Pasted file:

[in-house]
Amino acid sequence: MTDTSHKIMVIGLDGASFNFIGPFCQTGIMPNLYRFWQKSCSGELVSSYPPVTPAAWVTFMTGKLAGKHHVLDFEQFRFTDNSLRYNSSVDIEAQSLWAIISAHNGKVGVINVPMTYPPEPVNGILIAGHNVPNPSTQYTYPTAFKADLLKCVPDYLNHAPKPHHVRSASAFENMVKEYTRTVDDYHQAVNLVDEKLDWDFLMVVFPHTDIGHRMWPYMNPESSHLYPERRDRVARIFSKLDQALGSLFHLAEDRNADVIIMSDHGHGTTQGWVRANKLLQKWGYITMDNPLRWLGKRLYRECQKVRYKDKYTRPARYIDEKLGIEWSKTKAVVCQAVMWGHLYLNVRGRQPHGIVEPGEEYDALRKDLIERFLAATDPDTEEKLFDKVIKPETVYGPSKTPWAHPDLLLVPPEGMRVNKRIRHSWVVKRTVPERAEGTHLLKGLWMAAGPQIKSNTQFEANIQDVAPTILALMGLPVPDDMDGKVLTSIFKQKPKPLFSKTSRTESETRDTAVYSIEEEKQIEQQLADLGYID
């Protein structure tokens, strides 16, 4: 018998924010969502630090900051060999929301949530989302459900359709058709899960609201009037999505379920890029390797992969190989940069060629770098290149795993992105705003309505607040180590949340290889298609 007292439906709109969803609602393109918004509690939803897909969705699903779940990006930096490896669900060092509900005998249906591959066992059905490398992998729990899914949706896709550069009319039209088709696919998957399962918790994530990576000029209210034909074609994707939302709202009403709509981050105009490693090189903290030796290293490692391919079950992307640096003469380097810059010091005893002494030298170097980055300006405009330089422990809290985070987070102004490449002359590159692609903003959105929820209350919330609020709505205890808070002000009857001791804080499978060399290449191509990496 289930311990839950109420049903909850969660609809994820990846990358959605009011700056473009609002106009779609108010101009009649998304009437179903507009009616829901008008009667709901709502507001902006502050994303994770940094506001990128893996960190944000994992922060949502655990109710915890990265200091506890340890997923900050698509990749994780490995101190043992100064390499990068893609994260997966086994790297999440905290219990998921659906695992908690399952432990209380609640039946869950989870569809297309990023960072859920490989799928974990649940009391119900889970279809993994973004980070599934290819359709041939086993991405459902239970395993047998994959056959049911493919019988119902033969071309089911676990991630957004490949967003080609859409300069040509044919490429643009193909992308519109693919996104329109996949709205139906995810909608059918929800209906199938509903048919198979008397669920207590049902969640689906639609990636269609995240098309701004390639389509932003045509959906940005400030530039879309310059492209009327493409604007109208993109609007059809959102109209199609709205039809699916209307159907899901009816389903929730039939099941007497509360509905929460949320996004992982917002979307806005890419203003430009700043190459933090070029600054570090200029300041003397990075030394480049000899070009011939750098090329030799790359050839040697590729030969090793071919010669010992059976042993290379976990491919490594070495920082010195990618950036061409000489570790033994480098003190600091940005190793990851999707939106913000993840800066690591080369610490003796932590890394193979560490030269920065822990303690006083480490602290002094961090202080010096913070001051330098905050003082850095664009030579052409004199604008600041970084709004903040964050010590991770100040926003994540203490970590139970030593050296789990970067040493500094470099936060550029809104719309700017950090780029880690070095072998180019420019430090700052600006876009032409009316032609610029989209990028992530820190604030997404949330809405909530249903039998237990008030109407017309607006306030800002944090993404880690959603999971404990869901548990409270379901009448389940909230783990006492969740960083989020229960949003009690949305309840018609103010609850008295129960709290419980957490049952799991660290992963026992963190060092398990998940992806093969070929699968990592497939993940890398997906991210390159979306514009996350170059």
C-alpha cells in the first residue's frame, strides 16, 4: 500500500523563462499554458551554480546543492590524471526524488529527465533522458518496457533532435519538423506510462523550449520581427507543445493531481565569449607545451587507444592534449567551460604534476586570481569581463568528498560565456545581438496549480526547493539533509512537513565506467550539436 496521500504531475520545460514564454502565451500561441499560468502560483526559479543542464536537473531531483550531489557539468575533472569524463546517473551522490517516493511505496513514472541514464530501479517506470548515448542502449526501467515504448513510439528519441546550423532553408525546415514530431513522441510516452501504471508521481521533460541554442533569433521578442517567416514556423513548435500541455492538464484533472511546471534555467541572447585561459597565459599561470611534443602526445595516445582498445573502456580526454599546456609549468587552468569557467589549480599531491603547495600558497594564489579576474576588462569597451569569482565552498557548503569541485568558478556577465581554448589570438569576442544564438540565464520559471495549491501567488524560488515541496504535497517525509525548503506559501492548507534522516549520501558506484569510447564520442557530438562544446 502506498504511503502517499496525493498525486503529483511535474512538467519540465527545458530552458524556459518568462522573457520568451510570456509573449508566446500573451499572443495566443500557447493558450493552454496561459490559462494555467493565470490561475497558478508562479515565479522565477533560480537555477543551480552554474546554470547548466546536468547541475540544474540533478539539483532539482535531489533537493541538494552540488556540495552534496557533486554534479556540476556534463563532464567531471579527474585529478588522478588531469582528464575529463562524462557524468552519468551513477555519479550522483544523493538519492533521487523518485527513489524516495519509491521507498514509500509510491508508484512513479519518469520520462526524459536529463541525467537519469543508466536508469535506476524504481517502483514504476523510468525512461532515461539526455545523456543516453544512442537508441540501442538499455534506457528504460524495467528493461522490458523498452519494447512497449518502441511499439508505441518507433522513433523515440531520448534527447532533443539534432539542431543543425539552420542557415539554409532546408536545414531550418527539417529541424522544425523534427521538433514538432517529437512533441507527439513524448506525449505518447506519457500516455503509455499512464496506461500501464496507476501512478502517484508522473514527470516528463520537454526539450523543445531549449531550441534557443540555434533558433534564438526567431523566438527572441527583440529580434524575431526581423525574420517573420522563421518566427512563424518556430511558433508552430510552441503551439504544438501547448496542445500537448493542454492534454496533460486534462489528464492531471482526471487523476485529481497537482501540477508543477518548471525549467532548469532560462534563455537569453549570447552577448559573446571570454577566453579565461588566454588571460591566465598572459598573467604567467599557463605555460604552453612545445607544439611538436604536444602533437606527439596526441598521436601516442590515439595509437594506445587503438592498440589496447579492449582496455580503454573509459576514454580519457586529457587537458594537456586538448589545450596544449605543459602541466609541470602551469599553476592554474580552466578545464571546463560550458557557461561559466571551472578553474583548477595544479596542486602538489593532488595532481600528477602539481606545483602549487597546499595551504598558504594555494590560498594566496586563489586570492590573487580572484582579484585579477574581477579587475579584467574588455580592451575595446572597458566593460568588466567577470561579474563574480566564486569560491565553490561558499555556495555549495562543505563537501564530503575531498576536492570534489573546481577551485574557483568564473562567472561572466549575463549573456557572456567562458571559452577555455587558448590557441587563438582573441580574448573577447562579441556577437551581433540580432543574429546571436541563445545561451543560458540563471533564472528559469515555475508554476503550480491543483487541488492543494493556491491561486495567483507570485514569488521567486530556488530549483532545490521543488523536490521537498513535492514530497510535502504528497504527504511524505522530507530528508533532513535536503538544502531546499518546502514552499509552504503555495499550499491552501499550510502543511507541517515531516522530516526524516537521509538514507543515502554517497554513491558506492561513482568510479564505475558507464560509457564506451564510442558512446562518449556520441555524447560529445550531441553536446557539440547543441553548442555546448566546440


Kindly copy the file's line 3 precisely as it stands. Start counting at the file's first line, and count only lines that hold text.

């Protein structure tokens, strides 16, 4: 018998924010969502630090900051060999929301949530989302459900359709058709899960609201009037999505379920890029390797992969190989940069060629770098290149795993992105705003309505607040180590949340290889298609 007292439906709109969803609602393109918004509690939803897909969705699903779940990006930096490896669900060092509900005998249906591959066992059905490398992998729990899914949706896709550069009319039209088709696919998957399962918790994530990576000029209210034909074609994707939302709202009403709509981050105009490693090189903290030796290293490692391919079950992307640096003469380097810059010091005893002494030298170097980055300006405009330089422990809290985070987070102004490449002359590159692609903003959105929820209350919330609020709505205890808070002000009857001791804080499978060399290449191509990496 289930311990839950109420049903909850969660609809994820990846990358959605009011700056473009609002106009779609108010101009009649998304009437179903507009009616829901008008009667709901709502507001902006502050994303994770940094506001990128893996960190944000994992922060949502655990109710915890990265200091506890340890997923900050698509990749994780490995101190043992100064390499990068893609994260997966086994790297999440905290219990998921659906695992908690399952432990209380609640039946869950989870569809297309990023960072859920490989799928974990649940009391119900889970279809993994973004980070599934290819359709041939086993991405459902239970395993047998994959056959049911493919019988119902033969071309089911676990991630957004490949967003080609859409300069040509044919490429643009193909992308519109693919996104329109996949709205139906995810909608059918929800209906199938509903048919198979008397669920207590049902969640689906639609990636269609995240098309701004390639389509932003045509959906940005400030530039879309310059492209009327493409604007109208993109609007059809959102109209199609709205039809699916209307159907899901009816389903929730039939099941007497509360509905929460949320996004992982917002979307806005890419203003430009700043190459933090070029600054570090200029300041003397990075030394480049000899070009011939750098090329030799790359050839040697590729030969090793071919010669010992059976042993290379976990491919490594070495920082010195990618950036061409000489570790033994480098003190600091940005190793990851999707939106913000993840800066690591080369610490003796932590890394193979560490030269920065822990303690006083480490602290002094961090202080010096913070001051330098905050003082850095664009030579052409004199604008600041970084709004903040964050010590991770100040926003994540203490970590139970030593050296789990970067040493500094470099936060550029809104719309700017950090780029880690070095072998180019420019430090700052600006876009032409009316032609610029989209990028992530820190604030997404949330809405909530249903039998237990008030109407017309607006306030800002944090993404880690959603999971404990869901548990409270379901009448389940909230783990006492969740960083989020229960949003009690949305309840018609103010609850008295129960709290419980957490049952799991660290992963026992963190060092398990998940992806093969070929699968990592497939993940890398997906991210390159979306514009996350170059």